YOUNGSTOWN — Not pleased with decisions by the city’s administration to develop a citywide plan to “deconstruct” vacant houses, city council refused to approve the plan without additional information.
Councilmen Jamael Tito Brown, D-3rd, and DeMaine Kitchen, D-2nd, said Wednesday that they needed to know more about the request before they could consider it. They had the proposal pulled from Wednesday’s council meeting during an earlier council finance- committee meeting.
The two demanded that more information be provided at a council community-development agency meeting in the near future before the legislation is considered by the full council.
The request calls for the city to use a $39,000 state grant to pay Steve Novotny, an intern for the past 10 months in Youngstown’s planning department, to develop the deconstruction plan.
Brown serves as chairman of council’s finance and CDA committees, and Kitchen is vice chairman of both committees.
The city received a $39,000 grant from the Ohio Environmental Protection Agency to develop the deconstruction program. Youngstown was among four cities of about 80 to receive state funding for the program, said Bill D’Avignon, director of the city’s community development agency that oversees the planning department.
Novotny, a 24-year-old Youngstown State University senior, wrote the successful grant application. The proposal called for the city to pay $39,000 to Novotny as an independent contractor to create a “deconstruction” program for Youngstown.
Deconstruction is a technique to systematically take apart a structure by removing portions of it that can be salvaged and sold rather than demolishing it.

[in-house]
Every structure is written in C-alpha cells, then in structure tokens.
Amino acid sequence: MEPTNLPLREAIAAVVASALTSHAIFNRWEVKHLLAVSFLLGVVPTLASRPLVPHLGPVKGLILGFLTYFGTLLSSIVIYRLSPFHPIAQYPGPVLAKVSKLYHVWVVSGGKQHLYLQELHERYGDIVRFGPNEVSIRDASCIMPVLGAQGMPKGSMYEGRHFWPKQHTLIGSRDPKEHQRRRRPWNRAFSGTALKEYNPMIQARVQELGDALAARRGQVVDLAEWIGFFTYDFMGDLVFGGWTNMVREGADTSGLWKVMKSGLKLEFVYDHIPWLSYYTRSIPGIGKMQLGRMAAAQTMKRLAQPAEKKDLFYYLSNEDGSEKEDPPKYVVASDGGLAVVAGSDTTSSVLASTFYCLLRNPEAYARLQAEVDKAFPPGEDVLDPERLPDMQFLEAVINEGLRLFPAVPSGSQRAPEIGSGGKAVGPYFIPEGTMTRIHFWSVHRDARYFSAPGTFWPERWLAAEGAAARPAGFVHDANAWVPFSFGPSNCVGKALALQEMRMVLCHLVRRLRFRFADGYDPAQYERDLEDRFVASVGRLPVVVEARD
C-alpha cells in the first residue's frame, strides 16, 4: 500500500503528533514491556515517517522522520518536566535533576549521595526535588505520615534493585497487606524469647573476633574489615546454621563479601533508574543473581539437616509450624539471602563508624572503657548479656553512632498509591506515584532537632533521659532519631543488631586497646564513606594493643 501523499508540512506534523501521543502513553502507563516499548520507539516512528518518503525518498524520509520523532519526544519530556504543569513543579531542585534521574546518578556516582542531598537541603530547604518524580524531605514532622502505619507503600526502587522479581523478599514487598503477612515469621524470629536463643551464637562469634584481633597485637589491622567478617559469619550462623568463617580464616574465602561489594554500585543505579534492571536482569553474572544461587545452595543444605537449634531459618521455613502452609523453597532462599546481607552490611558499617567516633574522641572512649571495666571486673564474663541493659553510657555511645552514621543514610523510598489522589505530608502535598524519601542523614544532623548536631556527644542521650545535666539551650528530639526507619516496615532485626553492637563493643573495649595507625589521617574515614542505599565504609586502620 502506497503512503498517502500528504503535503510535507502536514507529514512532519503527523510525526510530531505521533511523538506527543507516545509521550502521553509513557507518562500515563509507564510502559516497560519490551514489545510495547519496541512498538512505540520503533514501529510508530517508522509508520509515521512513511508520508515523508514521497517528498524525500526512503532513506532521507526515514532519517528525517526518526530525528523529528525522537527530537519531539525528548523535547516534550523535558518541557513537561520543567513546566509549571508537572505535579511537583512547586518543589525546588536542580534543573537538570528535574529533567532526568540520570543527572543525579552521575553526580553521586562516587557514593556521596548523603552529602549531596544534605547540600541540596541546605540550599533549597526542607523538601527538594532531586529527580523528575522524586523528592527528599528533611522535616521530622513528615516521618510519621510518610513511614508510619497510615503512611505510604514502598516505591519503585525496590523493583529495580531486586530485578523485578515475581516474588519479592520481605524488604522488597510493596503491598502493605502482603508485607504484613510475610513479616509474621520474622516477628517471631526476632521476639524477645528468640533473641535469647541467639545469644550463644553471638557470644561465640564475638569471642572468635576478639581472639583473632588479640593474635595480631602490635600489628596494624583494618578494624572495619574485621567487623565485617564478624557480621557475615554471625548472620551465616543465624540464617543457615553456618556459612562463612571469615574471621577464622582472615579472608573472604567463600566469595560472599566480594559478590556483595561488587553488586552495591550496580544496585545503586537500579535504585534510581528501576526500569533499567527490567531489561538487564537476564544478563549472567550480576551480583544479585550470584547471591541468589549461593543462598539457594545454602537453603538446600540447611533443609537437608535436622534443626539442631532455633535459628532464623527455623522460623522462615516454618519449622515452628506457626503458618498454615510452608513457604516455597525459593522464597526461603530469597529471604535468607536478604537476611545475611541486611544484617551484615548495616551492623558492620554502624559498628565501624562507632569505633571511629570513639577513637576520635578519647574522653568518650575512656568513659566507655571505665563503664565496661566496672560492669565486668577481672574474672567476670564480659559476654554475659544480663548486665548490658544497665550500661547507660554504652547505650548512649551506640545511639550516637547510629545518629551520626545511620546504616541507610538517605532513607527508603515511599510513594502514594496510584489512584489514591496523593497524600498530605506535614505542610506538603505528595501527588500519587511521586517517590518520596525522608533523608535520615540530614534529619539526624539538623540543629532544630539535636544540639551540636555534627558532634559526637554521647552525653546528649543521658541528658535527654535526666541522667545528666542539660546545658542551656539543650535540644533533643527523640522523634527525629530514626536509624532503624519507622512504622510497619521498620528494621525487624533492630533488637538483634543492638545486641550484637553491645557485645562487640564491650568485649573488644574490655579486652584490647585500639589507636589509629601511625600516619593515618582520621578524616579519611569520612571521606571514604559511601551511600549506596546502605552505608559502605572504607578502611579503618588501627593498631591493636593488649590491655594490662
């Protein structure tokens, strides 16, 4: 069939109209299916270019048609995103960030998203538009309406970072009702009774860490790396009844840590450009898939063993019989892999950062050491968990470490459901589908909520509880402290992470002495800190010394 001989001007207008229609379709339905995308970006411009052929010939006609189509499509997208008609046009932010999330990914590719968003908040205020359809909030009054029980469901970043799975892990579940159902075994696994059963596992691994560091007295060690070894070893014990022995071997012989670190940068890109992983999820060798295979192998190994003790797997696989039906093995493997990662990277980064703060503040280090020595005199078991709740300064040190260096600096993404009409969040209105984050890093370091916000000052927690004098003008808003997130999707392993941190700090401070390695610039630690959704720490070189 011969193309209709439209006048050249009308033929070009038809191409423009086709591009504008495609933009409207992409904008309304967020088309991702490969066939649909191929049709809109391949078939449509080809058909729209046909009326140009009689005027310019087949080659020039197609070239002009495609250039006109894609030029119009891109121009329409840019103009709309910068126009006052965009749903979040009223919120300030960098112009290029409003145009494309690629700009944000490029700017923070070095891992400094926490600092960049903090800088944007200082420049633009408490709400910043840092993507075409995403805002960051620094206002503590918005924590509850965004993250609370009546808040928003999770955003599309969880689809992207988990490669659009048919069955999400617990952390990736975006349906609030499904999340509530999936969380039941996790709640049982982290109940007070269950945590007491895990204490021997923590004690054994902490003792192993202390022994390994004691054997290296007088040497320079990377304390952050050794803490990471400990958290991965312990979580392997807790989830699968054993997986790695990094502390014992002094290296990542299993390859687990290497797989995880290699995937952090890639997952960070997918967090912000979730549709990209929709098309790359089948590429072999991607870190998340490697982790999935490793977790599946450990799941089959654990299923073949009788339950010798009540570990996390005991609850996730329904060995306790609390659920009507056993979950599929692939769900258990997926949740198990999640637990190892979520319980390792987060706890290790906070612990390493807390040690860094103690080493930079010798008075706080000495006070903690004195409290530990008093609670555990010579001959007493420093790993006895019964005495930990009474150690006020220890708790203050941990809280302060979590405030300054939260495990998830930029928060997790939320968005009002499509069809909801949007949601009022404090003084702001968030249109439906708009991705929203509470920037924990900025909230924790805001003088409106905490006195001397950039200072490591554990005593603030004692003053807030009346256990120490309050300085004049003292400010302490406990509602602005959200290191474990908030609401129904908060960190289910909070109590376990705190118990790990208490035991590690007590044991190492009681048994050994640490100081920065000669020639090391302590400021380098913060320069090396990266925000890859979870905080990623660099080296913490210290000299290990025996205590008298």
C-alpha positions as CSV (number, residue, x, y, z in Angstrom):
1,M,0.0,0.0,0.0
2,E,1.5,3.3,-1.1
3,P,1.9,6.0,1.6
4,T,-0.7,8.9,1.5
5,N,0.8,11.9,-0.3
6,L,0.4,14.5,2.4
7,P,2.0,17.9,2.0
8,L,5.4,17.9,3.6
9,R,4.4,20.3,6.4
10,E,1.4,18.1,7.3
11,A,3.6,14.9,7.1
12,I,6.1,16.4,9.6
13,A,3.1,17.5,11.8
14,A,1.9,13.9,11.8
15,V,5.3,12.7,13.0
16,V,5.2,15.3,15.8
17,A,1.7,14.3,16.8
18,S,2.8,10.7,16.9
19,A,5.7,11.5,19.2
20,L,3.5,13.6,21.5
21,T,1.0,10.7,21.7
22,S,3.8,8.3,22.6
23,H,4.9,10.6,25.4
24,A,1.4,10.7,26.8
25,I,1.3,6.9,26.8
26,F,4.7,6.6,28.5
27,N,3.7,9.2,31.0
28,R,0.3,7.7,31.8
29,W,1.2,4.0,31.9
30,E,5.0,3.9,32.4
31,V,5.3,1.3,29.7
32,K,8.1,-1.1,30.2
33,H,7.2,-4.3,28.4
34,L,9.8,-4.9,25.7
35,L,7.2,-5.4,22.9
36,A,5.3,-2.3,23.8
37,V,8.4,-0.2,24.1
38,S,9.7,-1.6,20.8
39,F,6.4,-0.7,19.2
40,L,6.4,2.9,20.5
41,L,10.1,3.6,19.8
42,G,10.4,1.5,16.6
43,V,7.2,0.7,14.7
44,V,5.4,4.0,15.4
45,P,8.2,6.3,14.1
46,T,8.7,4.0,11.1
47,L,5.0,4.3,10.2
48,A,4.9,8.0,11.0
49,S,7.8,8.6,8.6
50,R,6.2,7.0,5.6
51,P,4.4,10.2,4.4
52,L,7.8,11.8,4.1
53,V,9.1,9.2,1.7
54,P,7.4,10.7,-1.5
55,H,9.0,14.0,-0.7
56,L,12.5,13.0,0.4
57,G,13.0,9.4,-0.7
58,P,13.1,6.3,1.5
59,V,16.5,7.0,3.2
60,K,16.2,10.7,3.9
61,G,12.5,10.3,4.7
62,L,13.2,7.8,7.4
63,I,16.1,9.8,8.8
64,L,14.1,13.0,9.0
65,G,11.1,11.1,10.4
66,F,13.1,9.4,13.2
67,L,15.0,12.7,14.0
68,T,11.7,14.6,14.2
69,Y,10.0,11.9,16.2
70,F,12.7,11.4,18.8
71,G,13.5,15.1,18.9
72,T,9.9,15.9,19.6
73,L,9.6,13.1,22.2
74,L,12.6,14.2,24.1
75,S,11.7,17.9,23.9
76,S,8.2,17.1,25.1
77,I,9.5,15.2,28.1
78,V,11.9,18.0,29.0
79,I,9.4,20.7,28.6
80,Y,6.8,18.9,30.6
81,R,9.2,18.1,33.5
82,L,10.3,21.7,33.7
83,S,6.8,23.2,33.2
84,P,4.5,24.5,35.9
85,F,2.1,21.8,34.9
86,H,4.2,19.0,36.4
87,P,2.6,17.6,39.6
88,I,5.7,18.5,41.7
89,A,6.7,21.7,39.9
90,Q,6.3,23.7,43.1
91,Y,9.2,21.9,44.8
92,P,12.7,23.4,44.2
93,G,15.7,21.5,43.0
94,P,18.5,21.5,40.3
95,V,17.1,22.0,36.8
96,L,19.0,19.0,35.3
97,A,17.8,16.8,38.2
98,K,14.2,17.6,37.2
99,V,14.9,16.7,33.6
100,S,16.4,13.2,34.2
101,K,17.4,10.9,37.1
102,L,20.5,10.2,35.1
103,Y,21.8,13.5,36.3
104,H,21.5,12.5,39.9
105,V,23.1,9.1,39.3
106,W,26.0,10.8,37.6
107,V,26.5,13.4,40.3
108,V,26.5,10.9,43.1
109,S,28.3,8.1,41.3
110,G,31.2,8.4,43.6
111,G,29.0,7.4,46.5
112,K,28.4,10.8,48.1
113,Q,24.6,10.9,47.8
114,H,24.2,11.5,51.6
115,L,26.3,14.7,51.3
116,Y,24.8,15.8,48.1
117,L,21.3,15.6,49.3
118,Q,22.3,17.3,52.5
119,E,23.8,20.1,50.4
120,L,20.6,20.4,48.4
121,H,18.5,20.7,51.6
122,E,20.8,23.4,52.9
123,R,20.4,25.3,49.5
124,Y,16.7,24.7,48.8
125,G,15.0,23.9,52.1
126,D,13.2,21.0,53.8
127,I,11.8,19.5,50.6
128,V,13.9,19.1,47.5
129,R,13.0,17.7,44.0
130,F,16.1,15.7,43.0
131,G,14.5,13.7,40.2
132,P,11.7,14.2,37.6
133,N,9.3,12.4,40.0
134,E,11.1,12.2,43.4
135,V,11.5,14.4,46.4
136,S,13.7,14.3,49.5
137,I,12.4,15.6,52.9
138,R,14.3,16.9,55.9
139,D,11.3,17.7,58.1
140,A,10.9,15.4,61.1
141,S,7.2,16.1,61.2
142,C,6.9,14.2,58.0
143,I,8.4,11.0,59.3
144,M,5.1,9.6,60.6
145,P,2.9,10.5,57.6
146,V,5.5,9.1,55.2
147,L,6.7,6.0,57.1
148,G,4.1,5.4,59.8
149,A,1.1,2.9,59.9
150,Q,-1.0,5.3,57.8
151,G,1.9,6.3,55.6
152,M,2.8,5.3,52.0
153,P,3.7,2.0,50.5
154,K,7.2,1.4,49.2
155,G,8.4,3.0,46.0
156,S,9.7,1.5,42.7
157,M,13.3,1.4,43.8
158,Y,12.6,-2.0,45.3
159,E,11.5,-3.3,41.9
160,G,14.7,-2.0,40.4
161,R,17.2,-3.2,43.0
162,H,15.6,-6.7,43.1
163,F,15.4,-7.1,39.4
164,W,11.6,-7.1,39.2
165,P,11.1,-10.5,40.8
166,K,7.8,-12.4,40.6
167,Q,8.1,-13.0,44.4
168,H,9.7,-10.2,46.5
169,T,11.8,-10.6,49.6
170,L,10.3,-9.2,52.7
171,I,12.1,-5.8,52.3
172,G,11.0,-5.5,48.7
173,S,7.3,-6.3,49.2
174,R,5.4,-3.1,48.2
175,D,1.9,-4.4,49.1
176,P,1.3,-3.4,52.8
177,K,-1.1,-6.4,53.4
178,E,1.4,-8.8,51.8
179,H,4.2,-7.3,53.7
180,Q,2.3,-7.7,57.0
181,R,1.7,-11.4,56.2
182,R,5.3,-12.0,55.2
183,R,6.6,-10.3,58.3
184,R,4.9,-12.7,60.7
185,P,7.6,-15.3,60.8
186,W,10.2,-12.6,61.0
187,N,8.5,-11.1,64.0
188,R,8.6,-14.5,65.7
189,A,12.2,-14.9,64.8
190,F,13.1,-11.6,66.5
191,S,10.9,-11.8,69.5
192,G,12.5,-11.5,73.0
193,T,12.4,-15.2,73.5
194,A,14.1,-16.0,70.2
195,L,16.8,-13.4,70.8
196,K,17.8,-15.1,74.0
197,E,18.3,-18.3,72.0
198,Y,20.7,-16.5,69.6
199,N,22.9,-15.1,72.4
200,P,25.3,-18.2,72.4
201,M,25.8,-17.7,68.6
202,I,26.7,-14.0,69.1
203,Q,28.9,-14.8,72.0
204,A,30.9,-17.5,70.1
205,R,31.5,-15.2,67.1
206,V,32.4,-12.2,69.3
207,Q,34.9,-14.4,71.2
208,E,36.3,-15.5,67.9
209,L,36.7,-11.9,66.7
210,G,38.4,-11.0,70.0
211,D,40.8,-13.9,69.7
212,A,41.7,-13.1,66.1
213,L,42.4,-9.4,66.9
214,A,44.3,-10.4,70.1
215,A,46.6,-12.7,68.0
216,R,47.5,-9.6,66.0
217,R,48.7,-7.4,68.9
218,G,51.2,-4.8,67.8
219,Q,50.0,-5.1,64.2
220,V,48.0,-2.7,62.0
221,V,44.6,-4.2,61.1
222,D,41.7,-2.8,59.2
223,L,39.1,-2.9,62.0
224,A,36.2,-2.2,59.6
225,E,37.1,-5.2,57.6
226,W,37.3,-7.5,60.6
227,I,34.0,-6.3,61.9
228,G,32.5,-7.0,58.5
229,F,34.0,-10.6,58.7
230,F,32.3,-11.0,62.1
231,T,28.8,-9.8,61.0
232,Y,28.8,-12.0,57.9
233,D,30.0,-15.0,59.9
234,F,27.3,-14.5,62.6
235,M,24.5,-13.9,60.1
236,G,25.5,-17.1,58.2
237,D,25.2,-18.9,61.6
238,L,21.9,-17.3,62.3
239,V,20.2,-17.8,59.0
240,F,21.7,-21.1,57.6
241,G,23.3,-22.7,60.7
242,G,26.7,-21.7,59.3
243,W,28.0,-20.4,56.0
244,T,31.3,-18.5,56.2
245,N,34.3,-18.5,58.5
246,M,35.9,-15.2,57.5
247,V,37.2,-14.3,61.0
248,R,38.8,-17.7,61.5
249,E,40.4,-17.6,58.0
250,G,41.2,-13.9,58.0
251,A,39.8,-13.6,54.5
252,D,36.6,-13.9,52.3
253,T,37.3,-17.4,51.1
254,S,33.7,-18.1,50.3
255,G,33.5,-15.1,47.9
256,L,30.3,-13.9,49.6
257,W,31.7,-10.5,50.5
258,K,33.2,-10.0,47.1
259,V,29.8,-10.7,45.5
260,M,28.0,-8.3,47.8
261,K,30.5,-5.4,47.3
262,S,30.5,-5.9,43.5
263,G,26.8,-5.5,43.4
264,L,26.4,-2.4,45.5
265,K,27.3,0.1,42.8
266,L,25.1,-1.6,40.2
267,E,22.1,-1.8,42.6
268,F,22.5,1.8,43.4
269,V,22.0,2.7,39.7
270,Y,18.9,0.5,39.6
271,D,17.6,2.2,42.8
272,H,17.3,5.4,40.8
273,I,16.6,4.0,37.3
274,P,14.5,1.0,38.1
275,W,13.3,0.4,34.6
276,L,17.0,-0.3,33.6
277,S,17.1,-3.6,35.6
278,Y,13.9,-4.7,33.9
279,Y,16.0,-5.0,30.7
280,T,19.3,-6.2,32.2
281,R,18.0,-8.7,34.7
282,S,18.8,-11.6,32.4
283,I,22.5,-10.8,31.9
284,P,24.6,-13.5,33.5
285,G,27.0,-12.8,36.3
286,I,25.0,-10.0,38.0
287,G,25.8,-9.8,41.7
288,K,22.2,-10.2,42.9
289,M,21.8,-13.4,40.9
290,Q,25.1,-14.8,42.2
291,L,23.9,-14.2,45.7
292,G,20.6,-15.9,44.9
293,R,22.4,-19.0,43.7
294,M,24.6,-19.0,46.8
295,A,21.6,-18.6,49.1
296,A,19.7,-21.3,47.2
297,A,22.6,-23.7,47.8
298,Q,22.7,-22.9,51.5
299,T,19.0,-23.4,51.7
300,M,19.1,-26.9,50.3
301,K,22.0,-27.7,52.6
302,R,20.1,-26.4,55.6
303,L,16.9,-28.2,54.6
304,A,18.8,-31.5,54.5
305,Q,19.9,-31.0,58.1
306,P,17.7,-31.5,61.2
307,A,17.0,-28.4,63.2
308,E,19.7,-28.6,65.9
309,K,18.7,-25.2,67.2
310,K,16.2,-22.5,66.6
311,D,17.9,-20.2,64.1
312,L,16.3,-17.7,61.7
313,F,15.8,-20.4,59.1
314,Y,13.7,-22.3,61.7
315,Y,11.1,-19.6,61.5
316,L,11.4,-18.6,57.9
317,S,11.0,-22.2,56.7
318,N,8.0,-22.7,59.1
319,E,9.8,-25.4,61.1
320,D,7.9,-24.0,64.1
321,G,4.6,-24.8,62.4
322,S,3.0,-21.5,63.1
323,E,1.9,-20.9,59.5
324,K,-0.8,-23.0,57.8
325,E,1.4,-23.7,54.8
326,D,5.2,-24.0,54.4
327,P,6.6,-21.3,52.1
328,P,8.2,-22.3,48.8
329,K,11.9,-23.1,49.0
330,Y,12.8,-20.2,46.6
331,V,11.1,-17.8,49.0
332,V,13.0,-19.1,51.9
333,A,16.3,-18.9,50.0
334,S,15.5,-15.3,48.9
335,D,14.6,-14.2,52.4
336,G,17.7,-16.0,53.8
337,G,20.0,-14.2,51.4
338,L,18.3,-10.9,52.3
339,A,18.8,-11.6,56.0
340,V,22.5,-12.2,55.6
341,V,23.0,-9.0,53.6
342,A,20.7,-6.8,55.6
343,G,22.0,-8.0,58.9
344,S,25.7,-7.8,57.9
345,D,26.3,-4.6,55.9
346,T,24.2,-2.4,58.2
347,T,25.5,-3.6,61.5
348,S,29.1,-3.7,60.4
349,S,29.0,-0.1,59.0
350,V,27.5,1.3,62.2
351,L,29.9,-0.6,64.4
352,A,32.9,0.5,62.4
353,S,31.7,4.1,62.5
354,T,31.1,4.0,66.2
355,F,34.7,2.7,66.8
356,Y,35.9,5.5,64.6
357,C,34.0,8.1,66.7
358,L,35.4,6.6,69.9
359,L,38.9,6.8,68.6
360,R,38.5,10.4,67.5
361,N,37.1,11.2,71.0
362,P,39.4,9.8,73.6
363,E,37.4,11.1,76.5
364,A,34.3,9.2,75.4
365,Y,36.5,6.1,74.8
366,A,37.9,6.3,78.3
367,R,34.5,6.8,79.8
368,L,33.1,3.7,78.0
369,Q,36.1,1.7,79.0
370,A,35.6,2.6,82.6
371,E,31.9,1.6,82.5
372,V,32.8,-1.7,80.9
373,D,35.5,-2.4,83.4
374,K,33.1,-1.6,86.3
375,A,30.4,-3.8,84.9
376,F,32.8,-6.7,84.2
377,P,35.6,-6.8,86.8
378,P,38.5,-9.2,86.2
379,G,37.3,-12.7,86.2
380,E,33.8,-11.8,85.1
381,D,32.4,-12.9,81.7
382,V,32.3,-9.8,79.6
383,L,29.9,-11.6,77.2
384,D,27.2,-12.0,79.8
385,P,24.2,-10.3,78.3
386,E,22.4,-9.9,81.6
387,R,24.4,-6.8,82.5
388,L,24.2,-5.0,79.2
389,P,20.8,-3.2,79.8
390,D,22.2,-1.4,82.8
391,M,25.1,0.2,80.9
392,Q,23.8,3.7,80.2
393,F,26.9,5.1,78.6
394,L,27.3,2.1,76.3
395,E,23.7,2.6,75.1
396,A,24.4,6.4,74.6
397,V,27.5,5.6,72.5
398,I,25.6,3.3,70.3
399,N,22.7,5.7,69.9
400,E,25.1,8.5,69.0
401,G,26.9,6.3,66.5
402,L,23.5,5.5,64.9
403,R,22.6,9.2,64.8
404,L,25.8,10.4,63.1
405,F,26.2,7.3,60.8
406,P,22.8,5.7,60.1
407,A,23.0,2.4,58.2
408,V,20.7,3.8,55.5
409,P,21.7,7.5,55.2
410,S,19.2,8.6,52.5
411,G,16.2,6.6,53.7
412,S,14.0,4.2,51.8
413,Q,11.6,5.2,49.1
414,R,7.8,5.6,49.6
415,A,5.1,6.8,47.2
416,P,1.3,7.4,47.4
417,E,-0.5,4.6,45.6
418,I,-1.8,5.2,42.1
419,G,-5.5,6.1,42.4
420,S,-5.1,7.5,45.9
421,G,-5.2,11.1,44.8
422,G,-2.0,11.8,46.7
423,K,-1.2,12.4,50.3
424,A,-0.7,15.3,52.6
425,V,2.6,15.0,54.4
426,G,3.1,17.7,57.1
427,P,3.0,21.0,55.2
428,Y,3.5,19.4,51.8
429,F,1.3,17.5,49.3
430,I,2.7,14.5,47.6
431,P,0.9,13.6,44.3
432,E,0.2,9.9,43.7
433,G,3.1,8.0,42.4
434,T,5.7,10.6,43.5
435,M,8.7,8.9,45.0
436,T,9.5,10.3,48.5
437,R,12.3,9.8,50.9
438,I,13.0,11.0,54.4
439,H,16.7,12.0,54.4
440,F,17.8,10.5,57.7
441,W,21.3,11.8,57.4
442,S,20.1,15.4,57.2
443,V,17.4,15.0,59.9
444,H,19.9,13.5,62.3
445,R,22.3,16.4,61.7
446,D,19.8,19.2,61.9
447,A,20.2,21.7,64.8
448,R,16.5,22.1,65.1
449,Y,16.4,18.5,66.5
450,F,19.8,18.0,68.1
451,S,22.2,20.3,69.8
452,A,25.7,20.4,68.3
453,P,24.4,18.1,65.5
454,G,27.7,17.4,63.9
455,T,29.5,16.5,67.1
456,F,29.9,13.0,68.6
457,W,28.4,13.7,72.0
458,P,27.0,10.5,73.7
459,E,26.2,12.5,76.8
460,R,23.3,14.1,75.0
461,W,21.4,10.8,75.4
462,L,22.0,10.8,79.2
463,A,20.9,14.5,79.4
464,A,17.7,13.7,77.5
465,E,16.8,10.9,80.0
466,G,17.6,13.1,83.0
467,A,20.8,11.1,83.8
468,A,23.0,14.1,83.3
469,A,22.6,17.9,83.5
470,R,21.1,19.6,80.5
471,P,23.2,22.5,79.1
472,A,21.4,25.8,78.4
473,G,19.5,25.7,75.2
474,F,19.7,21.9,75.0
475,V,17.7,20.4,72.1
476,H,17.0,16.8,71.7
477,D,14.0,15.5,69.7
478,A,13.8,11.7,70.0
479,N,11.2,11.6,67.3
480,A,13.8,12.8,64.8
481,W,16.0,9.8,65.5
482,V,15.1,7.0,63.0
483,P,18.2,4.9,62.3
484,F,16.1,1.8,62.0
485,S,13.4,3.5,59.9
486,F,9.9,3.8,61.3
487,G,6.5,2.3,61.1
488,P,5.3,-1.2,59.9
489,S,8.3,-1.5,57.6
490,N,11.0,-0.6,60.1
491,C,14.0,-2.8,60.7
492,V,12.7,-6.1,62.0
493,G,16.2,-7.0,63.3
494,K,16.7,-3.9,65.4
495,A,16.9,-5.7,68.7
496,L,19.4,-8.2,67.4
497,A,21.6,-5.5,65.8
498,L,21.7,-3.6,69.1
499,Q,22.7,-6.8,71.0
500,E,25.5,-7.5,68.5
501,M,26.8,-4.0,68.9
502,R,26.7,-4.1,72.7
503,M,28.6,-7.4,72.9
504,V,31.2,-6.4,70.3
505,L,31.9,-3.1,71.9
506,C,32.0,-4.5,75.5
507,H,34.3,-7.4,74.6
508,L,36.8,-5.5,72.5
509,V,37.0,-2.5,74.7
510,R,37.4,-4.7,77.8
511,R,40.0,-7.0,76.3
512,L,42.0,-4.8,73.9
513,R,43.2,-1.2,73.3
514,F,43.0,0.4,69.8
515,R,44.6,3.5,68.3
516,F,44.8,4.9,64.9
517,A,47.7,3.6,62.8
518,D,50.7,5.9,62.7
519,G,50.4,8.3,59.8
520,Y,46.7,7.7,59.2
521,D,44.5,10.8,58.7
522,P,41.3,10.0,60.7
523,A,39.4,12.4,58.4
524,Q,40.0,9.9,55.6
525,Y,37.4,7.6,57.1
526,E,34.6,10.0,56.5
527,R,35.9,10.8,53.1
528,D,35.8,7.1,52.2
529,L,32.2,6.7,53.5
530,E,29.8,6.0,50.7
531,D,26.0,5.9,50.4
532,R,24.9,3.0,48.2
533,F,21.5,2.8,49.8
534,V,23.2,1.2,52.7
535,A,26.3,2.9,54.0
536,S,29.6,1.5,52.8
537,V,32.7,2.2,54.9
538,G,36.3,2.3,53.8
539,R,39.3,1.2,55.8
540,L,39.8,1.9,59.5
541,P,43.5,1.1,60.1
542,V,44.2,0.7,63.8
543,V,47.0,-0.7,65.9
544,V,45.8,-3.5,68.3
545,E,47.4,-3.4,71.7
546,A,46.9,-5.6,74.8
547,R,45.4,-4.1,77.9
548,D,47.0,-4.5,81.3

“I don’t know if that’s the best person for the position,” Brown said of Novotny after the finance committee meeting. “What are his qualifications?”
Brown said he was “concerned” that the request to accept the grant included language hiring Novotny without any input from council’s CDA committee.
Kitchen was more blunt, questioning why the city is even considering a deconstruction program — which is more expensive and time-consuming method than using a wrecking ball to take down a structure — when there are hundreds of dilapidated houses desperately in need of being demolished.
“Rather than the new business of deconstruction, we need to take care of an old business: demolition,” Kitchen said. “Now is not the time to get fancy. Let’s not get cute. Demo now and worry about deconstruction later.”
The plan to employ Novotny also concerned Kitchen.
“You decide to hire this kid when we laid off some people,” he said. “There may be someone laid off who could do this job. The job wasn’t open to anyone besides this guy.”
D’Avignon said deconstruction should be a viable option when vacant structures are taken down. The items preserved during a deconstruction project could be sold for profit, and it diverts those items from landfills.
Novotny has said he has “a very broad knowledge” of deconstruction, focusing on it during his internship, has consulted with national experts in the field, has examined case studies on the subject and helped deconstruct a house on Brentwood Avenue last summer.
Council agreed Wednesday to increase the cost of some zoning permits for the first time in about 50 years.
It will still cost residential home- owner $10 for a zoning permit for a new fence, shed or deck. But the price for zoning permits for commercial and industrial buildings was increased to $25 and $75 for industrial buildings.
Council also agreed to offer another early-retirement/resignation deal to its ranking police officers to cut its long-term expenses.
City administration officials estimate five ranking officers will accept the buyout. The buyout gives each officer a year’s base salary paid over five years beginning no later than April 30, 2010.